The Influence of Wine Culture on Architectural Acoustics

Fig. 11. Ceiling of a reception salon designed for musical performance, dancing and entertainment based on the Sabine acoustical formula (House Shams ad-Dīn Nahāvandi, Tehran, 1965, architect: Dariush Borbor).

Fig. 11. Ceiling of a reception salon designed for musical performance, dancing and entertainment based on the Sabine acoustical formula (House Shams ad-Dīn Nahāvandi, Tehran, 1965, architect: Dariush Borbor).

Wine drinking for celebration and feasting was often accompanied with music and dance which necessitated sophisticated acoustic treatment of the interior spaces by the architects.
Two remarkable examples of this is the reception hall at the ‘Ali Qāpu pavilion (fig. 8), and the royal wine cellar (fig. 4) both of which were designed by the architects of Shah ‘Abbās the Great in Isfahan to accommodate musical performances, dancing and wining. The designs were empirically based on the acoustical theory of the “open window” developed many years later (1898 CE) by the Harvard University physicist and pioneer of architectural acoustics Wallace Clement Sabine. He formulated a simple basic equation for the measurement and design of spaces which required acoustical treatment in their architecture:

RT60 = (.049V)

  • Reverberation Times (RT(60)) is the time taken for a continuous sound within a space to decay 60 decibels(dB). Reverberation is the persistence of sound in a particular space, after the original sound is removed. When sound is produced in a space, a large number of echoes build up and then fade out slowly, this is because sound is absorbed by the existing materials. Long reverberation, such as those in large cathedrals and churches with complete stone structures which lead to small absorption, create undesirable acoustics.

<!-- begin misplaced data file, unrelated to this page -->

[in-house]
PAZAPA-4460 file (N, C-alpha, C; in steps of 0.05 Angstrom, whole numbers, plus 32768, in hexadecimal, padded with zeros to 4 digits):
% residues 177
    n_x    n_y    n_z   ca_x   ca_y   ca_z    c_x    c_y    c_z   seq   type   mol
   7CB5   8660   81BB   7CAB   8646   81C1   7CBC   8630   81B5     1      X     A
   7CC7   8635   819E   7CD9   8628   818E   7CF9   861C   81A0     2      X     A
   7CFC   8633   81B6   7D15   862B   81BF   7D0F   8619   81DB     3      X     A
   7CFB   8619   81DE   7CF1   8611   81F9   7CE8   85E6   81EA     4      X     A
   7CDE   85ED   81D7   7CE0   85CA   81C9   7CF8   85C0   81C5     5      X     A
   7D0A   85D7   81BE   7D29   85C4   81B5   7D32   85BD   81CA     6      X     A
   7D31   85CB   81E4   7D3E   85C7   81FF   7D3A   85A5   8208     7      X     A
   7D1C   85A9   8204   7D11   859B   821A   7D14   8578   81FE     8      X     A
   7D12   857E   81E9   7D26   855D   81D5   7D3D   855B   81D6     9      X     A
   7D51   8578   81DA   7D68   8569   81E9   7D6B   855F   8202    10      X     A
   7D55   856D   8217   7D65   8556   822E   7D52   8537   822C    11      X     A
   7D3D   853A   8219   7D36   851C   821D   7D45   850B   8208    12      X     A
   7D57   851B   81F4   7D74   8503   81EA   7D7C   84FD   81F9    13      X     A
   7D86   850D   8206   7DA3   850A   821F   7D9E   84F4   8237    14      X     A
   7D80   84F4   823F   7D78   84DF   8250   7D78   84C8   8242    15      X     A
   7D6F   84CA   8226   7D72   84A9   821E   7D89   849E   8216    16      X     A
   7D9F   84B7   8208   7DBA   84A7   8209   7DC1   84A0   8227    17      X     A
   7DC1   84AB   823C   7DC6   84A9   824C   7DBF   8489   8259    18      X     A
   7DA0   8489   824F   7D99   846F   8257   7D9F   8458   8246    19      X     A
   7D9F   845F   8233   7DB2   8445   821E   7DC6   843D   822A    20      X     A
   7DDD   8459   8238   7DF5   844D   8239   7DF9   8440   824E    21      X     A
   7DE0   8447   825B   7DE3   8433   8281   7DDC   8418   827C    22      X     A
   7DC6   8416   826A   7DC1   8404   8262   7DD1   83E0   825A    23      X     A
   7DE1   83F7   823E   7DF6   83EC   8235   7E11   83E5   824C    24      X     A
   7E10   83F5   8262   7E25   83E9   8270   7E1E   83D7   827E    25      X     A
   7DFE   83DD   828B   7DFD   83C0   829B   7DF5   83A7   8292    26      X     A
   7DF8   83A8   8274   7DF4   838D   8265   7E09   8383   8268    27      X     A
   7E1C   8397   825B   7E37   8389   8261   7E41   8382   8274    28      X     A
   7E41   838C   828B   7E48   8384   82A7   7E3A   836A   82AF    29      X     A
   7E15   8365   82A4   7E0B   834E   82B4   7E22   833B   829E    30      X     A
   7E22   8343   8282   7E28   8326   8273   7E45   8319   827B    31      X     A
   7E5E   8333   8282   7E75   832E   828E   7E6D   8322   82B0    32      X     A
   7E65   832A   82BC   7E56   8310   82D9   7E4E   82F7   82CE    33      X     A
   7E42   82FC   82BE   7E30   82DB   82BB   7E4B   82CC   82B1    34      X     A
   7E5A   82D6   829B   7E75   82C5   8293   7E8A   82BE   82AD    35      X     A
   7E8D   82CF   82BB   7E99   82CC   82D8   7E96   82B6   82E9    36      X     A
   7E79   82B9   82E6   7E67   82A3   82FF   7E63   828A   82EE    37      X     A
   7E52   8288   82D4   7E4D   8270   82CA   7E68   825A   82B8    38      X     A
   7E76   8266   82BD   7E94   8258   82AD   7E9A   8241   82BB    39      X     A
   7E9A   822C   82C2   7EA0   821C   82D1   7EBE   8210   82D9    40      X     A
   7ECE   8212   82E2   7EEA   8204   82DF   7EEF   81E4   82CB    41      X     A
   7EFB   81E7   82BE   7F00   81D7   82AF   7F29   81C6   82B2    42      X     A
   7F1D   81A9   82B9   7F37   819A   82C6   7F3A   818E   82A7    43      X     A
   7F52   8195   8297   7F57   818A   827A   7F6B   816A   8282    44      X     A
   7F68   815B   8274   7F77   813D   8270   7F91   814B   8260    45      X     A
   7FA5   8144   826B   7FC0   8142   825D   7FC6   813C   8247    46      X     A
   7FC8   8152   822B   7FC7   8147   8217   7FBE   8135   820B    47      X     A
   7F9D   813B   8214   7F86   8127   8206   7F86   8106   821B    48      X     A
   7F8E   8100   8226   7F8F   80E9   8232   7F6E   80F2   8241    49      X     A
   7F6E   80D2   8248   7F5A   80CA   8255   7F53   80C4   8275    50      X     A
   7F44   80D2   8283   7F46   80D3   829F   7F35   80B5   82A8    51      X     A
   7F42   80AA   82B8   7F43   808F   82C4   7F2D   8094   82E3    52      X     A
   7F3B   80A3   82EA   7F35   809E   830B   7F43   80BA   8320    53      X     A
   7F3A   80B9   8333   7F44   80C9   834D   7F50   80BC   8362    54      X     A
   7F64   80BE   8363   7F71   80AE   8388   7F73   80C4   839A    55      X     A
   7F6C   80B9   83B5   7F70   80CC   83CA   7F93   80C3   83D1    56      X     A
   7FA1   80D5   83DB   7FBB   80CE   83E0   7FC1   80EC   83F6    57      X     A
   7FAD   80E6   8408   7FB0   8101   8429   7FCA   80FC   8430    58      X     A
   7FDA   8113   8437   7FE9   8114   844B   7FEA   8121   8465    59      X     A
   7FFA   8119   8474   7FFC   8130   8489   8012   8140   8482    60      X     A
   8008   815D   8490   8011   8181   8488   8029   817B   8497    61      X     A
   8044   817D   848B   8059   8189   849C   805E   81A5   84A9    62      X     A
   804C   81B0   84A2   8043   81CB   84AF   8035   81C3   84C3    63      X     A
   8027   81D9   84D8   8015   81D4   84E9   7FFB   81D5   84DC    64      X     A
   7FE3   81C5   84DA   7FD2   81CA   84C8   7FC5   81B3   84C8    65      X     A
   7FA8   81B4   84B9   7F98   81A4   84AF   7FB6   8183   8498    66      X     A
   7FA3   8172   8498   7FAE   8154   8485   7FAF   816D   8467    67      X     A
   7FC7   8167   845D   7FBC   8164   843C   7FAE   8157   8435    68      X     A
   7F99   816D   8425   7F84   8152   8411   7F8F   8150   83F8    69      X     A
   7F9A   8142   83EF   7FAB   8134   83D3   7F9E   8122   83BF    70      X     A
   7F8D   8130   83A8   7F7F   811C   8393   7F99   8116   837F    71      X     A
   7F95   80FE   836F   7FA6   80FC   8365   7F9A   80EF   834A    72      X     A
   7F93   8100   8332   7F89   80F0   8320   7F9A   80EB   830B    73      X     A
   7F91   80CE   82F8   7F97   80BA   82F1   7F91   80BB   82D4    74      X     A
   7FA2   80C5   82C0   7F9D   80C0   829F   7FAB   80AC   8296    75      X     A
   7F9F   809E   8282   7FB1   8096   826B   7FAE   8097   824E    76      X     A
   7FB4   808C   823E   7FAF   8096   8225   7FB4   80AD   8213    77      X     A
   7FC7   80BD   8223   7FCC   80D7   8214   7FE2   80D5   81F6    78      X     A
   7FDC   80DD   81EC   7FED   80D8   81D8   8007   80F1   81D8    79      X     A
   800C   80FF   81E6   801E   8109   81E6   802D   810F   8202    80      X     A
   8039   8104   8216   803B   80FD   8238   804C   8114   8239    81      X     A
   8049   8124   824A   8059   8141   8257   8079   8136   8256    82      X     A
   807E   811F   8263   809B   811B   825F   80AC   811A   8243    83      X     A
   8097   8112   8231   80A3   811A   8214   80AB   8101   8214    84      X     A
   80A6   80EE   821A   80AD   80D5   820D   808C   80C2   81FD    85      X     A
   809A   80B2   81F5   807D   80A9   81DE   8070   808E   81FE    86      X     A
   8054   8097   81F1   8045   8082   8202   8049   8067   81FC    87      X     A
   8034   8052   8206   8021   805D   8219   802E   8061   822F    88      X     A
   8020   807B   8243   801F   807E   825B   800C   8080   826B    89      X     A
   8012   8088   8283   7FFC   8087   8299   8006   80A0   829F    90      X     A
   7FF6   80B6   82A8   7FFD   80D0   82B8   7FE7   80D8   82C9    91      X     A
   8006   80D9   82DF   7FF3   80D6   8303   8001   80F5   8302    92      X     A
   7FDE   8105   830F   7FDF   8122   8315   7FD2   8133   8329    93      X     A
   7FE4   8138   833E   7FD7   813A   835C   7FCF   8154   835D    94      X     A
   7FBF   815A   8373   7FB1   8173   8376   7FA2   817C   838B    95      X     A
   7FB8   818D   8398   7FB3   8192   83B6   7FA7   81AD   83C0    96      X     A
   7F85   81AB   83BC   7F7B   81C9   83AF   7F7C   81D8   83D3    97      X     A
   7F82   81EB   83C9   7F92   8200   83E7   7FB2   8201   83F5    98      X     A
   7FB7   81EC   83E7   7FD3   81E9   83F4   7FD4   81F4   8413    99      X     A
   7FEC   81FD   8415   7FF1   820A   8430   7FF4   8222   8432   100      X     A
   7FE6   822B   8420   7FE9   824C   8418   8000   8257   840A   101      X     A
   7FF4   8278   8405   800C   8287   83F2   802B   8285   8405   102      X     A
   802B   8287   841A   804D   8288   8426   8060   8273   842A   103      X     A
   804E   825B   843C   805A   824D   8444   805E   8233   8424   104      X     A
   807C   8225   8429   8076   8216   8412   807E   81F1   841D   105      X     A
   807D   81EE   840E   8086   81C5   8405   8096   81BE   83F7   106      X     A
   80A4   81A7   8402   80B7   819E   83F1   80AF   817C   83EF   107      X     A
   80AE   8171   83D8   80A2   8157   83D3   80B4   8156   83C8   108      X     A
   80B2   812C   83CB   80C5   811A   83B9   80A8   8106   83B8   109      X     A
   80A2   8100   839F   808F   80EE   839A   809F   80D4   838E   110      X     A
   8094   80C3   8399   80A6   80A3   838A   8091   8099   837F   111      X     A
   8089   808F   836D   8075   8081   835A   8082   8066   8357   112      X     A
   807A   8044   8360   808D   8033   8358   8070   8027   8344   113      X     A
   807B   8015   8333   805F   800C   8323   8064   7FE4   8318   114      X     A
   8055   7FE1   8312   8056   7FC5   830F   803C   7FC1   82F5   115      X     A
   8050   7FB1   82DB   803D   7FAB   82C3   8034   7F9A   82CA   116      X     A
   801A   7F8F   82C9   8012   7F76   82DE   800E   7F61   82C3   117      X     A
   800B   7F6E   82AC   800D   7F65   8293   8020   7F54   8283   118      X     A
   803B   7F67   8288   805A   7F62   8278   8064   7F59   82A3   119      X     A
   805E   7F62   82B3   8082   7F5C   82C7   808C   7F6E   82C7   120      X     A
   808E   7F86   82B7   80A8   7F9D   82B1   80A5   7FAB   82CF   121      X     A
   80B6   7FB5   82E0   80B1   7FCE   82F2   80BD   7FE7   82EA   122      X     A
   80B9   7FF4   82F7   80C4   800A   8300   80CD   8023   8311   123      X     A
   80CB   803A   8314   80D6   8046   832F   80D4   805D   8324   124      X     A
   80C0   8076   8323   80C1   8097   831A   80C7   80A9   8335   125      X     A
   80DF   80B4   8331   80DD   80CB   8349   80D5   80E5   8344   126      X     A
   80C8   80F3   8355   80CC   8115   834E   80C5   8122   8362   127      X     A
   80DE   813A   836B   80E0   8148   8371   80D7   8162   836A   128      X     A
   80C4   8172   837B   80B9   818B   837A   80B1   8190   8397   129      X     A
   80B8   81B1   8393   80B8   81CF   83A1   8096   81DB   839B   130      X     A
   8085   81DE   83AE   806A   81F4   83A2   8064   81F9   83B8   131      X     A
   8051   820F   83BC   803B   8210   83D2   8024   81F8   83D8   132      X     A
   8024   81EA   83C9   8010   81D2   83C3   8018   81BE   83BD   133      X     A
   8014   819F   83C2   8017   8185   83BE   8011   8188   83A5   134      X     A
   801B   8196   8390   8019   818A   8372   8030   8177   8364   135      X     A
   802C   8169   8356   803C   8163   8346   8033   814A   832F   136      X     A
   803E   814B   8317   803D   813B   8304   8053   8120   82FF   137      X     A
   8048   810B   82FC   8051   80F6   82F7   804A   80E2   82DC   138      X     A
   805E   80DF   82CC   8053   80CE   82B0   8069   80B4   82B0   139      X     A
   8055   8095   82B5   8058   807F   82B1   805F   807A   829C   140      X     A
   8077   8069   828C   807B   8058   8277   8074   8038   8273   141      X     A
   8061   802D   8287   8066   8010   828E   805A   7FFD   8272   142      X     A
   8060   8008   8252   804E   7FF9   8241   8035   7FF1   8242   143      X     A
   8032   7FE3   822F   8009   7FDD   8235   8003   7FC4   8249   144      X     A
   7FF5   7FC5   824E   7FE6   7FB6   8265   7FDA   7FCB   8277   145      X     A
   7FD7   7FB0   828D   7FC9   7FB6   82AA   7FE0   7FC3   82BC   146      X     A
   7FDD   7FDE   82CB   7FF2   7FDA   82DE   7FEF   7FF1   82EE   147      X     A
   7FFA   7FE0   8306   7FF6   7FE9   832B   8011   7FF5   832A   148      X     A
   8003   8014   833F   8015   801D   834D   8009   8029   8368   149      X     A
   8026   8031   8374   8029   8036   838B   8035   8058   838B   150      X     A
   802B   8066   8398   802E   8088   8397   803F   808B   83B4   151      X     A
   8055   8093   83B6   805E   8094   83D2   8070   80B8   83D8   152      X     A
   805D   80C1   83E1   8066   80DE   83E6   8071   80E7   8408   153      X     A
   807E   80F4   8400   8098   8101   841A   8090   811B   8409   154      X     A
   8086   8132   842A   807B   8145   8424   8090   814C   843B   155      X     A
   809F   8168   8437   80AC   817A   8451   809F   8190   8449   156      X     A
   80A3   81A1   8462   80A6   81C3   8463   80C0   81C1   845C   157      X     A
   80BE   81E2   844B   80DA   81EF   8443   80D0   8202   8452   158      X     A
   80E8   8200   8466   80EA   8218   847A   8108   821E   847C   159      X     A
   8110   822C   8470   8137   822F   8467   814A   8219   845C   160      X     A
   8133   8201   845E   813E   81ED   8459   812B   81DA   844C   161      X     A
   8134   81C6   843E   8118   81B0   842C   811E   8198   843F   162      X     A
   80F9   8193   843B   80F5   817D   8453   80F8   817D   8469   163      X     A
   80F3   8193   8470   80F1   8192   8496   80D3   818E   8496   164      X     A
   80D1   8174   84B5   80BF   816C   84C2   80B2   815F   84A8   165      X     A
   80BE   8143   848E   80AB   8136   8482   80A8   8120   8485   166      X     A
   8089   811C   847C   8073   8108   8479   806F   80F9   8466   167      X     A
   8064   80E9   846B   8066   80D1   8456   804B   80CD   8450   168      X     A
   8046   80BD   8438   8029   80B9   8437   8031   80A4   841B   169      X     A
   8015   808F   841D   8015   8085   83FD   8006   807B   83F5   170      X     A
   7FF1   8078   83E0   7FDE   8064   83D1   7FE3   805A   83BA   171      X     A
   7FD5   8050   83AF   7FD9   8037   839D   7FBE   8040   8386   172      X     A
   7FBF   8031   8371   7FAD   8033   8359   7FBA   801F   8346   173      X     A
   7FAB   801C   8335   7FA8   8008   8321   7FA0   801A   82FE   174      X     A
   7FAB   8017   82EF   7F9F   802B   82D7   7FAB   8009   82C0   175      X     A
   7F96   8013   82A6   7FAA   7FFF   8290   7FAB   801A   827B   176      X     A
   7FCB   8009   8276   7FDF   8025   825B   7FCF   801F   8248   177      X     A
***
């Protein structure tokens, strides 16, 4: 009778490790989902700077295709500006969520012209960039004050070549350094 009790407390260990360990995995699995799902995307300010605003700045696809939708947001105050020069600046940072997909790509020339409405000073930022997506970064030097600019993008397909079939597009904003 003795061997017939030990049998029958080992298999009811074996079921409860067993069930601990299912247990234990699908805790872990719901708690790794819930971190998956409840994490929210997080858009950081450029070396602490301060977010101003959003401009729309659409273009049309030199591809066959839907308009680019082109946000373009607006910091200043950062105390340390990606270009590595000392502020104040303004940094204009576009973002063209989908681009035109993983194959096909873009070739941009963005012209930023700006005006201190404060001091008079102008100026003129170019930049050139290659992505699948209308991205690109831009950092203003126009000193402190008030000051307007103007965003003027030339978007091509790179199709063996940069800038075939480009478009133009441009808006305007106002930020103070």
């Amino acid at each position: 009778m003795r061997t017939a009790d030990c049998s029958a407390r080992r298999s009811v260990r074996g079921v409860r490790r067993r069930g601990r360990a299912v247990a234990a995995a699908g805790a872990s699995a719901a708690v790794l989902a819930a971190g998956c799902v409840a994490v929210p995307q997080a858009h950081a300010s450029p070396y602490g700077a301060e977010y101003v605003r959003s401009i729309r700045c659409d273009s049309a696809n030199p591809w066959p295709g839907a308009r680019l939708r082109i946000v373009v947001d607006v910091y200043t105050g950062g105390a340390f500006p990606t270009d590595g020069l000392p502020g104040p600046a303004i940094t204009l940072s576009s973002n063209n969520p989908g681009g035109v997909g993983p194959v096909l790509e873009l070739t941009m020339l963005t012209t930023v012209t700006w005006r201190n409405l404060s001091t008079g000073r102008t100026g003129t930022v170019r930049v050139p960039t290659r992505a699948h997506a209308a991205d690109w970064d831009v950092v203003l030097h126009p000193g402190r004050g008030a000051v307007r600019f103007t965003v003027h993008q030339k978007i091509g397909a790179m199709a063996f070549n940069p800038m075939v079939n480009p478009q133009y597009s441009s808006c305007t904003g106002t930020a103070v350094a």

• Volume (V) is the volume of the room (in cubic feet).
  • A is the sum of the surface area (in square feet) times the absorption coefficient of each material used within the enclosure, and the role the absorptive material plays with the remaining energy in the room.

The absorption coefficient of any material, as originally defined by Sabine, is the ratio of the sound absorbed by that material to that absorbed b y an equivalent area of an open window. A unit of acoustic absorption equivalent to the absorption by one square foot of a surface that absorbs all incident sounds is named as sabin in honour of this physicist. Thus a perfect absorbent material would have an absorbent coefficient of 1 and an absorption unit of 1 sabin represents a surface capable of absorbing sound at the same rate as 1 square foot of open window. Consequently, providing one knows the surface areas and the absorption coefficients of the materials to be used in a room, the reverberation time of the interior can be determined at the design stage.

A similar concept may be seen in an example of modern architecture of Iran (fig. 11).

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